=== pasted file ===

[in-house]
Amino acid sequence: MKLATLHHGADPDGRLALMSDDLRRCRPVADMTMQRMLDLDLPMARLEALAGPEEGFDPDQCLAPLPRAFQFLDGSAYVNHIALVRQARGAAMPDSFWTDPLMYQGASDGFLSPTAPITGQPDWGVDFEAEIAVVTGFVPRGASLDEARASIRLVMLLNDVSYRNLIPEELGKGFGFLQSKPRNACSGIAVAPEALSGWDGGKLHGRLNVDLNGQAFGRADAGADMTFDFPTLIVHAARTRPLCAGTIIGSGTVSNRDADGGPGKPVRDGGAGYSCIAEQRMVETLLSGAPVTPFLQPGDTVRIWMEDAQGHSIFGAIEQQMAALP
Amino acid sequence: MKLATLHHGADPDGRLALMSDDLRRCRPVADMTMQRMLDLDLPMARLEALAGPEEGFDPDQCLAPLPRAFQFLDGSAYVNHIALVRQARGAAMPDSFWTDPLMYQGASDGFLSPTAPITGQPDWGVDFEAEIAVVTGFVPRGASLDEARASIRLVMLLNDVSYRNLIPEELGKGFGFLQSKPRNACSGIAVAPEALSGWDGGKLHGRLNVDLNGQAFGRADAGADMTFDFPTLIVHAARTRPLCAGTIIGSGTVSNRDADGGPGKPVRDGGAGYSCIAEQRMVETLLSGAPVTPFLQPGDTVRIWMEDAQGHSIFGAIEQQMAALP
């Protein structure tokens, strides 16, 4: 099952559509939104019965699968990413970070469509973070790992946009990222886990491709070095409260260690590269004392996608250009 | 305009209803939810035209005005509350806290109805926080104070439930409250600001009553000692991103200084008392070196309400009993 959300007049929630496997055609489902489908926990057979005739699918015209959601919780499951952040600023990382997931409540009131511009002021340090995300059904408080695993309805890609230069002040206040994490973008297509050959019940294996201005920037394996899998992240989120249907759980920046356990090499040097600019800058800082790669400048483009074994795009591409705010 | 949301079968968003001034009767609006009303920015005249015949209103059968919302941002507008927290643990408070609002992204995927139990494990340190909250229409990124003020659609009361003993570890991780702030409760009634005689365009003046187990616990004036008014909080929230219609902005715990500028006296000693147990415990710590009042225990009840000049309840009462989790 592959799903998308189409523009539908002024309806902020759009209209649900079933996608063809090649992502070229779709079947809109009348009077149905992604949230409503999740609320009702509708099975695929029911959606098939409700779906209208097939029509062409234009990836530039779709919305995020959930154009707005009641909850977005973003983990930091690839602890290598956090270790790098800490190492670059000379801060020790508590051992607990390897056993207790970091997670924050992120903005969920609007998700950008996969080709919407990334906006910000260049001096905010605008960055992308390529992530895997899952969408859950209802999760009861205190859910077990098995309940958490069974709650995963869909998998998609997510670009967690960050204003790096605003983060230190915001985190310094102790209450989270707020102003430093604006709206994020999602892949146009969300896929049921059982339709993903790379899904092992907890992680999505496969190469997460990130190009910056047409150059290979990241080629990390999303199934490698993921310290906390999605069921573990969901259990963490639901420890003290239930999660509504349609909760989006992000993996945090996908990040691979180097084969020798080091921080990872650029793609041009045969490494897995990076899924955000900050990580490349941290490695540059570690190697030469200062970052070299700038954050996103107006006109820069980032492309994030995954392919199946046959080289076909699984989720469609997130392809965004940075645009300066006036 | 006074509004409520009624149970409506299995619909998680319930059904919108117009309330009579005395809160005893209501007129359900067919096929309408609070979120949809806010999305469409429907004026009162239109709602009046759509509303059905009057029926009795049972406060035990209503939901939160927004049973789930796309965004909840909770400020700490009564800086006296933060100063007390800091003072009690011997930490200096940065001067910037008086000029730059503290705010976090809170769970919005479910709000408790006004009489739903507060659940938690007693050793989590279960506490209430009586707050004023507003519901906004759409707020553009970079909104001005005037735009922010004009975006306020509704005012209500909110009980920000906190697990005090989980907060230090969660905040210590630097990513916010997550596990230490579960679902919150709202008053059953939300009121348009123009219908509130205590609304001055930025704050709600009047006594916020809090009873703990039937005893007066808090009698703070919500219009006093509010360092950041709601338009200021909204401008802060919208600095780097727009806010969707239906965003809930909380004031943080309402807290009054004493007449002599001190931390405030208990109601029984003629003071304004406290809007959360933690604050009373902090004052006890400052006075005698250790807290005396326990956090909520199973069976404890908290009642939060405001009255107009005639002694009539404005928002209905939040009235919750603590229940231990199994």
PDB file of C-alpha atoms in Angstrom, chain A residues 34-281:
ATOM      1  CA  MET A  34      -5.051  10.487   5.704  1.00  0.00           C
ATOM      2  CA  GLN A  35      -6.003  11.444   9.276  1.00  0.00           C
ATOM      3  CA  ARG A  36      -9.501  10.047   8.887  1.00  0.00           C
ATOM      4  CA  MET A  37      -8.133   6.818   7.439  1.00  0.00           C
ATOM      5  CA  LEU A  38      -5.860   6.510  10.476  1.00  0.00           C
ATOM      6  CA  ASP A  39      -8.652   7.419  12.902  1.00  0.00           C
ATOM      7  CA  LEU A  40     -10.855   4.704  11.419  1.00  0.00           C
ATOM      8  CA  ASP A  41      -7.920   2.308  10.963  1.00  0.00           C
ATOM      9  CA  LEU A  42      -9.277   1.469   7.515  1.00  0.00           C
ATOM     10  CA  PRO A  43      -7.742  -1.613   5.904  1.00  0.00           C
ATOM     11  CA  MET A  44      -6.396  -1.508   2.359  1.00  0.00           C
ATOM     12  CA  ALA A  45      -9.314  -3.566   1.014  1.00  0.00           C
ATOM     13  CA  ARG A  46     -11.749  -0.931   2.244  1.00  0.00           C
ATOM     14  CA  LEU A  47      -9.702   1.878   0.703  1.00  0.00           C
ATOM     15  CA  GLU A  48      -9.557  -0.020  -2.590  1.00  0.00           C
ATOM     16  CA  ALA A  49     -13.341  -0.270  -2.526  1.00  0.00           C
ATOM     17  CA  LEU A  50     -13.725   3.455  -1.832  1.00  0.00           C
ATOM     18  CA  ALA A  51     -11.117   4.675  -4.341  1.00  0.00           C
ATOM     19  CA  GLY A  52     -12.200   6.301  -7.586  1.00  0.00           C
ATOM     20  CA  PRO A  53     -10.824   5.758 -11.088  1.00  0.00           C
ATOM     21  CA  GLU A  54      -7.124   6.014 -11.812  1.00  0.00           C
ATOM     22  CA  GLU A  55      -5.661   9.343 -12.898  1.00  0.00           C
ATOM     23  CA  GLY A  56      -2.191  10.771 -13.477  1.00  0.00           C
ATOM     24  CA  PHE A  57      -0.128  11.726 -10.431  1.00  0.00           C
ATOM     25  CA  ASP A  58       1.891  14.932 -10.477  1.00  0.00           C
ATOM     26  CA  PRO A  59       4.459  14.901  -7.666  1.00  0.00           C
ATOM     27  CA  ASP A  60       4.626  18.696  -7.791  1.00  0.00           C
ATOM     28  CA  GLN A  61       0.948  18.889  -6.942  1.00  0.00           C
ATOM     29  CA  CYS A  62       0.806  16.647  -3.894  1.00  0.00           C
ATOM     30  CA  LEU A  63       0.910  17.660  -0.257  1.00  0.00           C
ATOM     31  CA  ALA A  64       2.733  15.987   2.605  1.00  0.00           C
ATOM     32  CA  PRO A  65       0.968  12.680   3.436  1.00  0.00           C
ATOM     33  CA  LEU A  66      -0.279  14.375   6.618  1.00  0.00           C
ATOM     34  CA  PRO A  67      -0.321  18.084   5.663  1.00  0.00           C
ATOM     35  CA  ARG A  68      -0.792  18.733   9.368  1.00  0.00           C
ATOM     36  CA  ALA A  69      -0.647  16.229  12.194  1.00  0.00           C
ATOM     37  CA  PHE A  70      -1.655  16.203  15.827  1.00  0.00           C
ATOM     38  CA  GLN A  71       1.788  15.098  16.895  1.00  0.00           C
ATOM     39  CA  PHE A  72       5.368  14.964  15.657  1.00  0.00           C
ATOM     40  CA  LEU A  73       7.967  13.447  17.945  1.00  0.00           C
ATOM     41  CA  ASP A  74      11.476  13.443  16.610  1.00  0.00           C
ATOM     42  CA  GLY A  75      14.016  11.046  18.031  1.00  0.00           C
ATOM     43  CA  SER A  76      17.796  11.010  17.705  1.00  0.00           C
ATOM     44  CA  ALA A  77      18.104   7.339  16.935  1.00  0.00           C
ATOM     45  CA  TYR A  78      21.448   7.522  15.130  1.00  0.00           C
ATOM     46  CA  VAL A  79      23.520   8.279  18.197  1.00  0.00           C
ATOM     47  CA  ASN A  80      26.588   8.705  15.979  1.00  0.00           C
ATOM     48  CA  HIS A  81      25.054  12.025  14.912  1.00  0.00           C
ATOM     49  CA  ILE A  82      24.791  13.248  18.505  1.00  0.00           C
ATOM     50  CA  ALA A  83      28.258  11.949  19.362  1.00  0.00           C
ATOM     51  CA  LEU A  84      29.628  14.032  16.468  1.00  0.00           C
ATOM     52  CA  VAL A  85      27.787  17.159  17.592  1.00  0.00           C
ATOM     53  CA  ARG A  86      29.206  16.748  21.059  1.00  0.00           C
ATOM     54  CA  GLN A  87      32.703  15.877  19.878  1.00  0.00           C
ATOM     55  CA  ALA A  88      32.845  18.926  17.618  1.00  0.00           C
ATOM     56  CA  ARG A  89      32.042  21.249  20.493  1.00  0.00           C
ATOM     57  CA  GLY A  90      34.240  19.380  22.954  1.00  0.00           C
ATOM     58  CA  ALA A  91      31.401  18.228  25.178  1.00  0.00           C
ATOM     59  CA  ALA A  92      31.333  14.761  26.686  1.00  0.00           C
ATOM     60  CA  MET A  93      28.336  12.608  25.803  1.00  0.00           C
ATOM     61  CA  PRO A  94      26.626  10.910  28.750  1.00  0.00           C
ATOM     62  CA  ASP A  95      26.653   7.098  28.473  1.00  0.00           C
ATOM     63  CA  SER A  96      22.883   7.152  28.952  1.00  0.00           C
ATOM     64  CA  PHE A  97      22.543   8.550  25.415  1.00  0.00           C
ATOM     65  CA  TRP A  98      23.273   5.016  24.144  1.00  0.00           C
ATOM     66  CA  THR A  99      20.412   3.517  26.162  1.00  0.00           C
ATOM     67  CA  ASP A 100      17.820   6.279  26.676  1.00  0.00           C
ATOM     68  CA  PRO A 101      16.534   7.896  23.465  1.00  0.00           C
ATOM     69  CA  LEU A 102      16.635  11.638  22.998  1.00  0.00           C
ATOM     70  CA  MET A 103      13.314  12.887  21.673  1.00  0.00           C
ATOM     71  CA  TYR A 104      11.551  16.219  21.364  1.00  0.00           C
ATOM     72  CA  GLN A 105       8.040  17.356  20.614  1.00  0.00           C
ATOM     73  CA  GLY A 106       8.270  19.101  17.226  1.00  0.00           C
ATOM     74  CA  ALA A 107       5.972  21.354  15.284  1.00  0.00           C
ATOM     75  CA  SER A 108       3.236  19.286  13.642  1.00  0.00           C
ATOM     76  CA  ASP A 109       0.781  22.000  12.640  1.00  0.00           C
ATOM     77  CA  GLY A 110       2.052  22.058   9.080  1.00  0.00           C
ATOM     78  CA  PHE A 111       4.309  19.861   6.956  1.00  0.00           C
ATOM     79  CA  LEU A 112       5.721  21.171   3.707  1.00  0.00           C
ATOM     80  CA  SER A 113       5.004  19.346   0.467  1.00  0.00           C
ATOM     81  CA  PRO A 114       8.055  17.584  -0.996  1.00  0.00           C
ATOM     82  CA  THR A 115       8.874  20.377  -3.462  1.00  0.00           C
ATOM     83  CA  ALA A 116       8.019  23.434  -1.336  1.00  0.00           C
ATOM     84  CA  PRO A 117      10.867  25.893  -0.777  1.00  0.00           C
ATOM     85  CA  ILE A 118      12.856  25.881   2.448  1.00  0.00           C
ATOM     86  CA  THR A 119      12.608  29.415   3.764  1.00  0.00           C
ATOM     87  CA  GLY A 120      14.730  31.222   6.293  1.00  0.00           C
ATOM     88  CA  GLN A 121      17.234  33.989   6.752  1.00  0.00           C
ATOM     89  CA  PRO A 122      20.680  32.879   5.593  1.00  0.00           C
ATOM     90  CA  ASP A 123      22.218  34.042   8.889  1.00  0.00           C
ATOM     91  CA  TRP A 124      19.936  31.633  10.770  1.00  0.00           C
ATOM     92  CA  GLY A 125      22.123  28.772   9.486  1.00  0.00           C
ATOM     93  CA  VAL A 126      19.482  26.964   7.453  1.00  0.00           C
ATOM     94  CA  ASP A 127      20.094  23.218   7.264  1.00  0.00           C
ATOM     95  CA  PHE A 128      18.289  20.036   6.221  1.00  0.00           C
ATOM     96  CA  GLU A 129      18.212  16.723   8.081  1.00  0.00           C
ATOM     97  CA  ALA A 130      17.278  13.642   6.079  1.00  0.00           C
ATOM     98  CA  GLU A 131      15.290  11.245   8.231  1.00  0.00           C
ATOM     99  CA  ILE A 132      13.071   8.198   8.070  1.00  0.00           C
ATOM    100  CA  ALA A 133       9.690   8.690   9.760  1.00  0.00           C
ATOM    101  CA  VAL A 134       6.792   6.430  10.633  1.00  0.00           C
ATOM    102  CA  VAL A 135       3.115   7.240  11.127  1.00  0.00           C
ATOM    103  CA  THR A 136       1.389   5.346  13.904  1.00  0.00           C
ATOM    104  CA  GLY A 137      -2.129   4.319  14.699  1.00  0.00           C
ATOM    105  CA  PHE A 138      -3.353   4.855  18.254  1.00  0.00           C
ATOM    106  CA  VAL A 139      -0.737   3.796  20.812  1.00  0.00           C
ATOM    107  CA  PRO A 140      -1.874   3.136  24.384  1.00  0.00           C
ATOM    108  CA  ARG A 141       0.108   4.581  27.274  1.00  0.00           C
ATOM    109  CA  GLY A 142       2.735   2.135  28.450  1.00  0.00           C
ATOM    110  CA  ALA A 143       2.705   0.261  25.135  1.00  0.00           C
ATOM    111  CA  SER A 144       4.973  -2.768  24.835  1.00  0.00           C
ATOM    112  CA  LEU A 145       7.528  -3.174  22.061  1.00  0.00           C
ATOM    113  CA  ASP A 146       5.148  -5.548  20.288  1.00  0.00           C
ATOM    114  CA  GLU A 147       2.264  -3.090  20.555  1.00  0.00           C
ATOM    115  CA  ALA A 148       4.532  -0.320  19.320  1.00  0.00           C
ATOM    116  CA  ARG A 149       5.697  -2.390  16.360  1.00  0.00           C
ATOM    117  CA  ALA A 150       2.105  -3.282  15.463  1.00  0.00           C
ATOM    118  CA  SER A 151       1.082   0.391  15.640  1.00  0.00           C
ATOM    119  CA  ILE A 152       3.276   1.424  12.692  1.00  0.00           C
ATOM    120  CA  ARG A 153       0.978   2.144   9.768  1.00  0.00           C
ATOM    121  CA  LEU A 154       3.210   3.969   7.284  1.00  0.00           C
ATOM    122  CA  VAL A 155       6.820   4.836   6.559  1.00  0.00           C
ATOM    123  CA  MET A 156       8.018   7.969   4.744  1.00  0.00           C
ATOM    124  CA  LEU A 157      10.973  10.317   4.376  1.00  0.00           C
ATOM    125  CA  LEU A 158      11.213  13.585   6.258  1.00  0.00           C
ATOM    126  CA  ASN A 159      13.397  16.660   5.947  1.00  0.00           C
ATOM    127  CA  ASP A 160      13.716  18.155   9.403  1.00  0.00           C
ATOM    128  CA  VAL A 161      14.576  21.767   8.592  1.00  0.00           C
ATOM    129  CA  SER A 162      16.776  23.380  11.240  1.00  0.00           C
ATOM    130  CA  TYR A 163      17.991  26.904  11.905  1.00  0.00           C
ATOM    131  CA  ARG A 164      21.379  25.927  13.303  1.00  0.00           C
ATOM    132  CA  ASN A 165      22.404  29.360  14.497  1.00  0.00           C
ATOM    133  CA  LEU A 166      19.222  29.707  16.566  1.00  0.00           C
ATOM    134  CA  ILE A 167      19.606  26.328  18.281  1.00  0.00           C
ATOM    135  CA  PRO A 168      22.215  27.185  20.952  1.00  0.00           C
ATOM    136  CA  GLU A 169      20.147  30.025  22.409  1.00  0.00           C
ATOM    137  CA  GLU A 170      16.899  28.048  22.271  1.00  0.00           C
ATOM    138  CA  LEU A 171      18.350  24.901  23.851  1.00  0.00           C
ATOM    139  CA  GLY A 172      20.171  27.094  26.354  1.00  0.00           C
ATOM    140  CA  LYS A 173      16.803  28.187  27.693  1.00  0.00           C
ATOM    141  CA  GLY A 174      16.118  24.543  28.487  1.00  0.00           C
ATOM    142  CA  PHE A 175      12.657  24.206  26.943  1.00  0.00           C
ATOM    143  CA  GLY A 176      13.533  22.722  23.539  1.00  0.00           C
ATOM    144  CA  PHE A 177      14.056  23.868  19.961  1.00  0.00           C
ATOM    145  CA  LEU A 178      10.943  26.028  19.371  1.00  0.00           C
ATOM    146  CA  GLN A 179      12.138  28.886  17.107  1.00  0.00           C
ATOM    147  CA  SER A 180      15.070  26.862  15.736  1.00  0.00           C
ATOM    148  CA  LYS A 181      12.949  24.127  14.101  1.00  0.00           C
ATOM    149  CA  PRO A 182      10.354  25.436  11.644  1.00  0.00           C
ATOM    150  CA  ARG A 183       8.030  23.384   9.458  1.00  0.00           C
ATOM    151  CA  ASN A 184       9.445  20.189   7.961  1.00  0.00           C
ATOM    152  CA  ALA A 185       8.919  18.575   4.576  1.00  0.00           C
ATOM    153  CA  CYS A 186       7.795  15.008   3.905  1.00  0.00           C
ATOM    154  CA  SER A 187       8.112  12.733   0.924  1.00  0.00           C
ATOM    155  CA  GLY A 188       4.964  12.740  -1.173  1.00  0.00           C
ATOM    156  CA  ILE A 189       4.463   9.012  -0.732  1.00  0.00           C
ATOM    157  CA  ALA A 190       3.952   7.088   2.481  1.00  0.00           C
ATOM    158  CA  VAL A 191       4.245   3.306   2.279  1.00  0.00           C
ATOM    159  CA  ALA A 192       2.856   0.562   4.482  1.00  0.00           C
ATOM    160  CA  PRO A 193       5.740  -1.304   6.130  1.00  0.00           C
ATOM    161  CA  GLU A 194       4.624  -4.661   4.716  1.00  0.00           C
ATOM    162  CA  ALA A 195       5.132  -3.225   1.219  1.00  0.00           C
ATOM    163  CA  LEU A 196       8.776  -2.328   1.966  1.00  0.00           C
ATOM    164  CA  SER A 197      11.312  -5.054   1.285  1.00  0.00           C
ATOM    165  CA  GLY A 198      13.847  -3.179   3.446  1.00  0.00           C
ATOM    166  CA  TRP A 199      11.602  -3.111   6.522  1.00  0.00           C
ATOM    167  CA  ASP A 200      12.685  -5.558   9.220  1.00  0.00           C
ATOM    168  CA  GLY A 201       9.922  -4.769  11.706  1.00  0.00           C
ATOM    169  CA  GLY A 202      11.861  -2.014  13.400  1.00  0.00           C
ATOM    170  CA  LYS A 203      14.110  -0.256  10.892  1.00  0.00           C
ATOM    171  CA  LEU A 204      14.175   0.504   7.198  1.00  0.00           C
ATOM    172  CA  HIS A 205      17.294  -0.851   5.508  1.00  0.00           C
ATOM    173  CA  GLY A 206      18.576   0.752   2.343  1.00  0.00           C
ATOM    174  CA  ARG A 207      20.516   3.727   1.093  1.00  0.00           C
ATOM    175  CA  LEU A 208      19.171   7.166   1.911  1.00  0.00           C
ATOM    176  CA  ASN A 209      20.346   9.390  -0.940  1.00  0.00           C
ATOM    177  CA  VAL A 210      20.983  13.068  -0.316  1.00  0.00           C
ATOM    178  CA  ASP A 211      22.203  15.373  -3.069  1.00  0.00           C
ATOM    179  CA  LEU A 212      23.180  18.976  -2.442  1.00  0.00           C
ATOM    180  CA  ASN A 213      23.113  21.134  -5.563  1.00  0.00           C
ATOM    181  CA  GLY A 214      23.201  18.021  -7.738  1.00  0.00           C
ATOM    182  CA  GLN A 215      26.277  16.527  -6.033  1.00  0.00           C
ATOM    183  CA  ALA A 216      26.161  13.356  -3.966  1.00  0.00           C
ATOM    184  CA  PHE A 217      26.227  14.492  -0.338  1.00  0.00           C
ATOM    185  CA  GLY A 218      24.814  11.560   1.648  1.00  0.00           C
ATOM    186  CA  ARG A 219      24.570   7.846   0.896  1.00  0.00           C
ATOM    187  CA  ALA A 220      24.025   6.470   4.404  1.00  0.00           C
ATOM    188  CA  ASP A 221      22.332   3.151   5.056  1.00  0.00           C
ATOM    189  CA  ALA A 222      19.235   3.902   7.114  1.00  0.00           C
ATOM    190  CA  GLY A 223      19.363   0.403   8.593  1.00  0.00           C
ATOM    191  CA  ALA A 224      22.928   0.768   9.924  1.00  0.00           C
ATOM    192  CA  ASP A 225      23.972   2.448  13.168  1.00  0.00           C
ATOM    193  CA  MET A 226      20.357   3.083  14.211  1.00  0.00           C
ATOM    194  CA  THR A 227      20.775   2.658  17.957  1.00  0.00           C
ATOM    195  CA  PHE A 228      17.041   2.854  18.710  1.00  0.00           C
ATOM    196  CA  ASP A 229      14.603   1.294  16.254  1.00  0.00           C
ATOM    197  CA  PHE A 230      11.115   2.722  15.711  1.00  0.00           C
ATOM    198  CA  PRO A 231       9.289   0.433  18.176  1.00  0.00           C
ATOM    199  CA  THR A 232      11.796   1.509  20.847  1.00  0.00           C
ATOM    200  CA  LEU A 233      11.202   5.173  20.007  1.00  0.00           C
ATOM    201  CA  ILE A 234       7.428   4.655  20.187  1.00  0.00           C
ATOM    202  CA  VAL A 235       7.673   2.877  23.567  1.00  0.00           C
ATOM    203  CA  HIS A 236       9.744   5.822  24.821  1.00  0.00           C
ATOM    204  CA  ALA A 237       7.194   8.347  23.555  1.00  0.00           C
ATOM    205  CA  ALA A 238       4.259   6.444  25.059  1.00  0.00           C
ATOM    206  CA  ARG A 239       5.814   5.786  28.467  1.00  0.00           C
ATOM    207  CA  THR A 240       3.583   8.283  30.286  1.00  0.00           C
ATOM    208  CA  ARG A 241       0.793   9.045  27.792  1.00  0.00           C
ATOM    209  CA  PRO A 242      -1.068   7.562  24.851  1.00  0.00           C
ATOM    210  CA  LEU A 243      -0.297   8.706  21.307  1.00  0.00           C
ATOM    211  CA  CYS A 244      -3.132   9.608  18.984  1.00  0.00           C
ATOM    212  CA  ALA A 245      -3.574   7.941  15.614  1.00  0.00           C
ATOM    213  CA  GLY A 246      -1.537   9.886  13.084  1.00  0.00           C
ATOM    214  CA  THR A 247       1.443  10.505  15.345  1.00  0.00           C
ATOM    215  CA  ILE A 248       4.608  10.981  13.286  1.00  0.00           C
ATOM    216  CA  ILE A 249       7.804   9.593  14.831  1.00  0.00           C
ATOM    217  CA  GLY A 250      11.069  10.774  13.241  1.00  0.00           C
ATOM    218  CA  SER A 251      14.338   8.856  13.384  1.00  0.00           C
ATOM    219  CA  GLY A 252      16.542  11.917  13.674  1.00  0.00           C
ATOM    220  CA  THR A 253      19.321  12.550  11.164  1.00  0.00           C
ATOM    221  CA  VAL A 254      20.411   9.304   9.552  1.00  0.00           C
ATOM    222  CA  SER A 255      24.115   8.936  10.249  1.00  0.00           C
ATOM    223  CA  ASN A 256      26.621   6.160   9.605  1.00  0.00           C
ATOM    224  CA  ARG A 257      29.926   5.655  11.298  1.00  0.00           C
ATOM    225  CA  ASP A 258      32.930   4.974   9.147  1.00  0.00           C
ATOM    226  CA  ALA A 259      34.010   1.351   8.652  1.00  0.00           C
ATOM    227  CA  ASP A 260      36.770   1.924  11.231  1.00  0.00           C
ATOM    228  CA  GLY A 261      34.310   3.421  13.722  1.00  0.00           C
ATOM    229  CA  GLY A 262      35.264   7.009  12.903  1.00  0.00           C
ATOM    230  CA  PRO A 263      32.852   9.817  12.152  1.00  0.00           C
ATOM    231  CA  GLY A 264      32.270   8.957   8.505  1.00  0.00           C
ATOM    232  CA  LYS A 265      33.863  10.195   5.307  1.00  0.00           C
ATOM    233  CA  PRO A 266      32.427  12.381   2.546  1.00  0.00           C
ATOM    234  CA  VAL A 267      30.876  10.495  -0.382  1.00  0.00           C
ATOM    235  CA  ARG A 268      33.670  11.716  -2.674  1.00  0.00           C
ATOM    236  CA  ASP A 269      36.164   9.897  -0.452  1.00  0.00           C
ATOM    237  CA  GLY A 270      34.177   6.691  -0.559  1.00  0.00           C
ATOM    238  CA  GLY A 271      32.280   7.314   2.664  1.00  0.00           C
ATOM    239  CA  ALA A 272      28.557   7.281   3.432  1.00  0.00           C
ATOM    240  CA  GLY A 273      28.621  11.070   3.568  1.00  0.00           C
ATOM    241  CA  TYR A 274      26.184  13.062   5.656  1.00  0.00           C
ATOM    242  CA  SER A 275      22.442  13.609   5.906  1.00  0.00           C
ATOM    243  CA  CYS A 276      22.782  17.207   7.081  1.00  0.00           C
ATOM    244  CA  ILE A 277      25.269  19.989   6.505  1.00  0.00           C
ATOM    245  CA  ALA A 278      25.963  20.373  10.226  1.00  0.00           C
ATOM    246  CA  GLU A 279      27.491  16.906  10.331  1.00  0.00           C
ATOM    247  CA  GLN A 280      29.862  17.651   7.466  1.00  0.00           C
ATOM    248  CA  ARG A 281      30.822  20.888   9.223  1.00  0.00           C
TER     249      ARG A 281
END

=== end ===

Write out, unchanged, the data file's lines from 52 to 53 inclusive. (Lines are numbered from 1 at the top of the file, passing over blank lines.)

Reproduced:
ATOM     47  CA  ASN A  80      26.588   8.705  15.979  1.00  0.00           C
ATOM     48  CA  HIS A  81      25.054  12.025  14.912  1.00  0.00           C